Stanley: An Appreciation

I watched Laurel and Hardy last night in “Sons of the Desert.” It’s one of the great comedies ever filmed, with a skewed look on marriage (Stan’s wife is out duck hunting). Stan and Ollie join a lodge, Sons of the Desert, and they scheme to go to the Chicago convention but are terrified to tell their wives.

I love Ollie, but Stan is in a class unto himself, a world class actor who invents things when he’s not the focus. He does five things with his hair in seconds. Watch him eat a wax apple and get more and more into it. “You… wax eater,” sneers Ollie’s wife. And Stan goes from content apple eater to melting man in a long take of his elongated face.

There is no record of Stan Laurel knowing Samuel Beckett. Maybe I should invent such a meeting in a play. Beckett is the greatest writer of the 20th Century. And Stan Laurel is the dream actor to star as Estragon in “Waiting for Godot.” Steve Martin killed on Broadway, Laurel would retire the masterpiece because there would be nowhere else to go.

I was at Symphony Hall in Chicago once to hear Edward Albee lecture. He told a story about calling up “Art Miller” and saying, “Art, let’s go to Moscow and meet some dissident Russian writers.” And Art replied, “Let’s do it. But, let’s stop off and in Paris and hang around with Sam Beckett.” This is a writer’s wet dream of a scenario.

Stan Laurel grew up in a theatrical family, and he excelled as a mime. A mime, that is, not in whiteface but just another guest at the party who, while the other guests verbally interact, lives out a silent and devastatingly funny side existence. Slowly, your eyes gravitate to the silent partner who makes drama out of every little contrivance. You also look for the foil (often Oliver Hardy or a disgruntled wife), someone who sees what you see but wants to kill the partner or the husband.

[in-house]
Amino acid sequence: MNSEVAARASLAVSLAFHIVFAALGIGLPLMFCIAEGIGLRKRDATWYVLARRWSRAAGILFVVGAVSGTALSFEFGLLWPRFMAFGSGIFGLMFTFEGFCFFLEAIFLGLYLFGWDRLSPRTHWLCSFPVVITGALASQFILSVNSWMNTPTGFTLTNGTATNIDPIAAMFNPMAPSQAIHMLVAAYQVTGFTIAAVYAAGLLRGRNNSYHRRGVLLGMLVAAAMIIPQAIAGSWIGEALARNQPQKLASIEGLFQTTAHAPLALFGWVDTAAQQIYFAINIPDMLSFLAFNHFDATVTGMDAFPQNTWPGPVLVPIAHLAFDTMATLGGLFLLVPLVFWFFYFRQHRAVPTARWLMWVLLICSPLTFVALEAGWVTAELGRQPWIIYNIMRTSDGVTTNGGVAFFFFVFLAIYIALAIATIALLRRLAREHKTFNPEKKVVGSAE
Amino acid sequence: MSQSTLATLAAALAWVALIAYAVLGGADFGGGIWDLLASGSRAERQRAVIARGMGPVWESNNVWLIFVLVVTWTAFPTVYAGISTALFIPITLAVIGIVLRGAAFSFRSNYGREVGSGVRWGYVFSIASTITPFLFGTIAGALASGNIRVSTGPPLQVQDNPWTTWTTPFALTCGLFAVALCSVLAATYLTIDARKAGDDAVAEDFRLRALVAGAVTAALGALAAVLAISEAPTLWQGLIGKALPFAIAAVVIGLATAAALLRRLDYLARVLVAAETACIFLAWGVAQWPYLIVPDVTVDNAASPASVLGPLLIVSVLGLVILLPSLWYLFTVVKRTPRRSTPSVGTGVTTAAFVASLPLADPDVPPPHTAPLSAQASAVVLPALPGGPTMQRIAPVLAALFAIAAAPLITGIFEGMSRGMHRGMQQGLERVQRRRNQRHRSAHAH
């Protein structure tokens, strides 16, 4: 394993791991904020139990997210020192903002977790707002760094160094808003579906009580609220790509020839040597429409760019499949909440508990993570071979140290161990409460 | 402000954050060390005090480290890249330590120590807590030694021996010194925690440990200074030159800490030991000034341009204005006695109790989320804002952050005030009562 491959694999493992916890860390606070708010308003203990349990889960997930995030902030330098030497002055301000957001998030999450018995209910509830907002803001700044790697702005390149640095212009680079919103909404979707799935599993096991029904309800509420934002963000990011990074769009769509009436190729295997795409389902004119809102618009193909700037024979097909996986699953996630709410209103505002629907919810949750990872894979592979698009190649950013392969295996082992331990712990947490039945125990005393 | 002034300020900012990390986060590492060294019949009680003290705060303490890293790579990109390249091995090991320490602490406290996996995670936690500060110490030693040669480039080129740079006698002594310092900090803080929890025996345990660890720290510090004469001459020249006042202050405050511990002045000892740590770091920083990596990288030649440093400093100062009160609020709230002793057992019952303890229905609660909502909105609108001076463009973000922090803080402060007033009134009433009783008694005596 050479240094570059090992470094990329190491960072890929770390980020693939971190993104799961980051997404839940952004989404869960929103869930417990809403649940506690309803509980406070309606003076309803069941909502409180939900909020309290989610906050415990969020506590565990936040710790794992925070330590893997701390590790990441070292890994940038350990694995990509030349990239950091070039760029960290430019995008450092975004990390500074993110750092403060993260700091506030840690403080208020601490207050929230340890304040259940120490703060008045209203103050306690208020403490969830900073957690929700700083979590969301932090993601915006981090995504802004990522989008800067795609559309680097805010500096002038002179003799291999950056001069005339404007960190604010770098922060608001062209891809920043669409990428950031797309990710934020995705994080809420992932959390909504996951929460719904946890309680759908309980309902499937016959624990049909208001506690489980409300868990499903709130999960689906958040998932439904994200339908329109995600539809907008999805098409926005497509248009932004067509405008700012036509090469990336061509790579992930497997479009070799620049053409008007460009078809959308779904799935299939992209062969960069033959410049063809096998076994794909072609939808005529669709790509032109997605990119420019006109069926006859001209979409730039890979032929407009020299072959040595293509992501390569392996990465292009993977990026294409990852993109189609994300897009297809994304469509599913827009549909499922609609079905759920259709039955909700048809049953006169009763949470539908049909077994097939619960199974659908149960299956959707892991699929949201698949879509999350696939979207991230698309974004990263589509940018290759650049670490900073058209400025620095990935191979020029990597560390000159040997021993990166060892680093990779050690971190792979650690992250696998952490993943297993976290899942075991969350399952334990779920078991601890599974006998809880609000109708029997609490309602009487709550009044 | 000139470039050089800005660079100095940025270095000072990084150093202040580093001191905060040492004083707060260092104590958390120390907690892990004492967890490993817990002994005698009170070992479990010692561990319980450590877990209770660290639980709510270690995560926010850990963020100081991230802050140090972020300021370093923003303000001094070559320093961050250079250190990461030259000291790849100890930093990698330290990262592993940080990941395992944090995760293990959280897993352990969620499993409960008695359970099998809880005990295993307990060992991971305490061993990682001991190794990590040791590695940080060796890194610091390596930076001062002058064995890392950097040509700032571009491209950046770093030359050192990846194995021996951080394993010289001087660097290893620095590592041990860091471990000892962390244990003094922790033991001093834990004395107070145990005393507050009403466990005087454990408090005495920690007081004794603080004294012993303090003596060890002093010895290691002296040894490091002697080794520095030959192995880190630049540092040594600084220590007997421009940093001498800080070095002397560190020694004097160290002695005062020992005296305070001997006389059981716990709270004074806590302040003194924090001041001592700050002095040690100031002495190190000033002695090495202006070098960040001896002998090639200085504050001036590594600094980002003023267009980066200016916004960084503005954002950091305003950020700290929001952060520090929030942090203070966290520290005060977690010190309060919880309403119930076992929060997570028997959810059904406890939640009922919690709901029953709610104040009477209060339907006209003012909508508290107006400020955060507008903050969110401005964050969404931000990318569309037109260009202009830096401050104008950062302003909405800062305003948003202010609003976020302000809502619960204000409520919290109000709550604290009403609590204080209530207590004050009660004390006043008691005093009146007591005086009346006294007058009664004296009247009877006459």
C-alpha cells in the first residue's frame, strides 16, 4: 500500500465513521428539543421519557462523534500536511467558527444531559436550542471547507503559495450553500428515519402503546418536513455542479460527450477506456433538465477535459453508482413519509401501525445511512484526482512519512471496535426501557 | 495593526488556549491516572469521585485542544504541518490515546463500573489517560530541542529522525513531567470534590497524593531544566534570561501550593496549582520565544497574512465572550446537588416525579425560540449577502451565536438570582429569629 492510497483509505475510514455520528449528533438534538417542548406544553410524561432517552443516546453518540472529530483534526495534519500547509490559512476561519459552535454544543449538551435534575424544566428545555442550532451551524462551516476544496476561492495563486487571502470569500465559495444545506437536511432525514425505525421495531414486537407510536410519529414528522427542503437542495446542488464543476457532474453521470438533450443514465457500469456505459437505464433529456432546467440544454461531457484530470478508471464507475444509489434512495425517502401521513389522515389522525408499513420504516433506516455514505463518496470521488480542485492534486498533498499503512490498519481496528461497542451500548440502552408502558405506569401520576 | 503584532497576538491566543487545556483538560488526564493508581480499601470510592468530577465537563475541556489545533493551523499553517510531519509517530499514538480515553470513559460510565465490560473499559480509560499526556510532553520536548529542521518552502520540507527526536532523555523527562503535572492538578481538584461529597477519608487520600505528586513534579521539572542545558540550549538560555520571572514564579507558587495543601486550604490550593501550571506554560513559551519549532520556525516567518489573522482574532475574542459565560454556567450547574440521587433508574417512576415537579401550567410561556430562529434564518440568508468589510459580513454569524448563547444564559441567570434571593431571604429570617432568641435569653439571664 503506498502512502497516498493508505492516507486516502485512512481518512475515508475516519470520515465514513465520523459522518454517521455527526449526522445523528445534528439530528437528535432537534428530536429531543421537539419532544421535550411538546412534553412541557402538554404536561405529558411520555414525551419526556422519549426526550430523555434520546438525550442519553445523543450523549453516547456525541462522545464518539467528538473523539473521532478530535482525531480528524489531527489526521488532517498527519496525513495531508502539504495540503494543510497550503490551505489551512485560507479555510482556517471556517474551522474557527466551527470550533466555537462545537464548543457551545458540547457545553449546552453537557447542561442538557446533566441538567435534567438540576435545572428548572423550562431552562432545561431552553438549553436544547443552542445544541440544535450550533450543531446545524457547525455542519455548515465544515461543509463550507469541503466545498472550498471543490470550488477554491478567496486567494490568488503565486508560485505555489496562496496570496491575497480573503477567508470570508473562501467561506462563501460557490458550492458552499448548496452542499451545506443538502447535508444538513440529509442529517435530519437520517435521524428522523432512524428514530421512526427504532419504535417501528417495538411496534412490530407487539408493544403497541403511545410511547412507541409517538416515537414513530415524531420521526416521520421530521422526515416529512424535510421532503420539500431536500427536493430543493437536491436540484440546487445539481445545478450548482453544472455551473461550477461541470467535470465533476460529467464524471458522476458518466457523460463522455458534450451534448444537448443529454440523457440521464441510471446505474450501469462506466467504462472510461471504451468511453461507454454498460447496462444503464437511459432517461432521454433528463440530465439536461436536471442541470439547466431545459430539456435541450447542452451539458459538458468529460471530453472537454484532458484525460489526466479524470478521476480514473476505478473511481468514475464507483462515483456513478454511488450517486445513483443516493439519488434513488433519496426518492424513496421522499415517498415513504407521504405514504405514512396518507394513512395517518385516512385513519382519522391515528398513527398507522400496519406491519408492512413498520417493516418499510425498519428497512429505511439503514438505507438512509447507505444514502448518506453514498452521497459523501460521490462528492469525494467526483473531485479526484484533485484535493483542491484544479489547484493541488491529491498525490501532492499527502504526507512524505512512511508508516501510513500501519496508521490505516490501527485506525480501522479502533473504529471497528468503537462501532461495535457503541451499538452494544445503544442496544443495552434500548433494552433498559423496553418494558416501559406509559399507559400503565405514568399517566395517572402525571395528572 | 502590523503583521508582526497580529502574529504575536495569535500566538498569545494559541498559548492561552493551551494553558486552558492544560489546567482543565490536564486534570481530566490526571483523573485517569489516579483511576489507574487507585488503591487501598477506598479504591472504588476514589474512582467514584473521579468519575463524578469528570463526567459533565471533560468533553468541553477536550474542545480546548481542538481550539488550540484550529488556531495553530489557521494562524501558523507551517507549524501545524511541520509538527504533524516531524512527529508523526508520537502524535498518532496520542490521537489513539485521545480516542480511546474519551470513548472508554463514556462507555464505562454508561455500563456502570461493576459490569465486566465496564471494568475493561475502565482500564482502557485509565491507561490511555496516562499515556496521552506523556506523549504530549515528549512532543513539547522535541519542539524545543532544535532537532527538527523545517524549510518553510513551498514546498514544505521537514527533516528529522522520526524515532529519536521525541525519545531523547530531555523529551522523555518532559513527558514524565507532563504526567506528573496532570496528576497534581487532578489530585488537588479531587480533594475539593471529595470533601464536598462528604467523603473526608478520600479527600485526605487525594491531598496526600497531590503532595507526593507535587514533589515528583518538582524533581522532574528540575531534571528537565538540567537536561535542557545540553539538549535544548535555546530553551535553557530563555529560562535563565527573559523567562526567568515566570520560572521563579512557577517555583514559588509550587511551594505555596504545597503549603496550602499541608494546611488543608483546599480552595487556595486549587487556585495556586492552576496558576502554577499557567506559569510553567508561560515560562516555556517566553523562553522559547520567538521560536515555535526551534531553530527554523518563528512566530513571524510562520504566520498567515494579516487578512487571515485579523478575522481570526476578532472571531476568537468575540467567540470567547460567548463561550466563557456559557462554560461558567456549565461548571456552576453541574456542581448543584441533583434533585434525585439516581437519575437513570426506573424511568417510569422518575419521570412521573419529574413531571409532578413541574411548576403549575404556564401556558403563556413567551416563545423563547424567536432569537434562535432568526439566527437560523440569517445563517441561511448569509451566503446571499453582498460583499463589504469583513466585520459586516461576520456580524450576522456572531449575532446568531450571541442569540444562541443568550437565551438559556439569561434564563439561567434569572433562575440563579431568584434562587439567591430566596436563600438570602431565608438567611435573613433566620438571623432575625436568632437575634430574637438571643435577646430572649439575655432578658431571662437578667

I could watch Harpo Marx chase women in the Marx Brothers movies forever. But for substance, for sheer artistry, Stan Laurel ranks above Chaplin (Stan understudied for Chaplin) and the great Peter Sellers.

Stan Laurel didn’t invent Absurdism; he was Absurdism. His face was a great work of art. His splendid fingers were machines invented by a genius. His sense of balance—watch him go from staggering to balancing on one foot steady and unswerving—was unparalleled. He was an athlete, a dancer, an acrobat. He drew himself on his own blank slate of a face catching fire with wonder every few seconds.

Watch “Sons of the Desert.” Watch Stanley get up the courage to admit to his wife that he is a liar. Watch his reaction when his wife looks longingly at the barrel of her ginormous hunting rifle. Watch Stan and Ollie dance a hoochy-coochy with Chicago showgirls.

Pardon my Transcendentalism, I can only hope that in the Oversoul of the collective consciousness Sam Beckett and Stan Laurel are dancing and juggling and waiting for Dave Chapelle to join them in the ultimate human statement of meaning and hope and humor that is “Godot.”

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